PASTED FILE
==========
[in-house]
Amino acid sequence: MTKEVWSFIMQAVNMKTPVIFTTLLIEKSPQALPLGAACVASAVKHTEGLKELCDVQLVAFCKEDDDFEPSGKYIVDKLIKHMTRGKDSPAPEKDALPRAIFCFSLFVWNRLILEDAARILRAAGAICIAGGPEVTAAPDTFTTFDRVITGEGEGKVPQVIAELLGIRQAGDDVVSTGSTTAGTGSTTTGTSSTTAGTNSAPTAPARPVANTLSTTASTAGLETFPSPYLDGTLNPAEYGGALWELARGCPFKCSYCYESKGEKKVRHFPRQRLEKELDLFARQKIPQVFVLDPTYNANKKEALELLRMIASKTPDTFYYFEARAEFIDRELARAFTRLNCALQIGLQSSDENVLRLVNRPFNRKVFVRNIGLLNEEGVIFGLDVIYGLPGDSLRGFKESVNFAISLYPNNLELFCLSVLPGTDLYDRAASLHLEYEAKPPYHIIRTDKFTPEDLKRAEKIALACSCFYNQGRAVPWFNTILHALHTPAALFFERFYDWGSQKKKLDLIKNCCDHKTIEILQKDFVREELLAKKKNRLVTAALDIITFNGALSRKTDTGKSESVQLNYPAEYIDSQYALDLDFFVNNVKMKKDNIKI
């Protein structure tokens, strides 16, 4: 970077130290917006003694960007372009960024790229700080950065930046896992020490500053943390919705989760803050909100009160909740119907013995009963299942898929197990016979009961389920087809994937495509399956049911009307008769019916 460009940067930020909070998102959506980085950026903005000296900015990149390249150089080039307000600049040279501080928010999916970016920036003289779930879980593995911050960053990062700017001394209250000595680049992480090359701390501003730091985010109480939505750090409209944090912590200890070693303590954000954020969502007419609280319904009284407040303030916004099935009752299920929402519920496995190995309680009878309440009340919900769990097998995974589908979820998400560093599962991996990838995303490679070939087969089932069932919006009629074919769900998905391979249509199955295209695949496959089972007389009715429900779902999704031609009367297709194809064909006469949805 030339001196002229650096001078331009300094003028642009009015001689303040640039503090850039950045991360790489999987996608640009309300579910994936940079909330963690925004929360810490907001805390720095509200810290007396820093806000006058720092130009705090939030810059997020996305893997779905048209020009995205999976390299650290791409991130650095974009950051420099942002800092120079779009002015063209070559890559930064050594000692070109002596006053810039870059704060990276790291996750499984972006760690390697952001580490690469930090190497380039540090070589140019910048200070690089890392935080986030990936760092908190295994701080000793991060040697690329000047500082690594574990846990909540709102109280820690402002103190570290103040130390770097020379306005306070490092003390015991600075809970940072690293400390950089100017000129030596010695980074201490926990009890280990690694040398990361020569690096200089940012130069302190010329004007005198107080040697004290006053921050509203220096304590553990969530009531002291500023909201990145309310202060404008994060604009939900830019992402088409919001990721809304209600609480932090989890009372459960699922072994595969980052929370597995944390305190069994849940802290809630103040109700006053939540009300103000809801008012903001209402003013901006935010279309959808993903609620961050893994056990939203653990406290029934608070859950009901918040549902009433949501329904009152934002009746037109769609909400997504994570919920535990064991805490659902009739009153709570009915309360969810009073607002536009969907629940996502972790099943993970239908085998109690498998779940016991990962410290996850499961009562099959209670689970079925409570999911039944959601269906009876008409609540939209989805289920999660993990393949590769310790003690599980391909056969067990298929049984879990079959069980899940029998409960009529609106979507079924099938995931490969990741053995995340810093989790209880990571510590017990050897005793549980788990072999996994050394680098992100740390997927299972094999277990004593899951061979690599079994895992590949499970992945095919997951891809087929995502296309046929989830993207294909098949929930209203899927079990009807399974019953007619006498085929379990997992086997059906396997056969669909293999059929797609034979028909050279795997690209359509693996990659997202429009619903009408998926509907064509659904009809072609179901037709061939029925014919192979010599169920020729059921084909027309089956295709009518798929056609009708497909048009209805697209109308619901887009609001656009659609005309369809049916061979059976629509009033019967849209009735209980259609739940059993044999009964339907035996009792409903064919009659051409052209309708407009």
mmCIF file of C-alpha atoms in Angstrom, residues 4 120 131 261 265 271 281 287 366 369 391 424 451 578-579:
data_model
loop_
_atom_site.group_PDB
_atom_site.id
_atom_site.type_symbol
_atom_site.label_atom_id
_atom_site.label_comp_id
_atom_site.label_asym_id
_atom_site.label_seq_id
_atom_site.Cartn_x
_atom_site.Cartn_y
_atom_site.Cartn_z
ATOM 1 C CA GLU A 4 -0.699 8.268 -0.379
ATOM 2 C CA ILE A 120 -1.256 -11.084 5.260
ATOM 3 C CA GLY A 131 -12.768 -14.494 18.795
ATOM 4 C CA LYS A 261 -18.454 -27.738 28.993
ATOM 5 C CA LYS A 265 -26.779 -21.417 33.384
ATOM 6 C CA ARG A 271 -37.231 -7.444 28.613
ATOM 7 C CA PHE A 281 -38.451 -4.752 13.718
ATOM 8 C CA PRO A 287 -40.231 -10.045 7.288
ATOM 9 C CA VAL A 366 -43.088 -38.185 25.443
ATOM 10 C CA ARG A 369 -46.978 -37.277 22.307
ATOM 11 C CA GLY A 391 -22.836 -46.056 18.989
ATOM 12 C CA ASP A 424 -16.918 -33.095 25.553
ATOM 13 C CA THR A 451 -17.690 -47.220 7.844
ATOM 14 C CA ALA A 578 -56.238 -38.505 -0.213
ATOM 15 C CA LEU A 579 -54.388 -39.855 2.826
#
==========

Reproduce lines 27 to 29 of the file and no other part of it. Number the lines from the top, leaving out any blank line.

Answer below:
ATOM 11 C CA GLY A 391 -22.836 -46.056 18.989
ATOM 12 C CA ASP A 424 -16.918 -33.095 25.553
ATOM 13 C CA THR A 451 -17.690 -47.220 7.844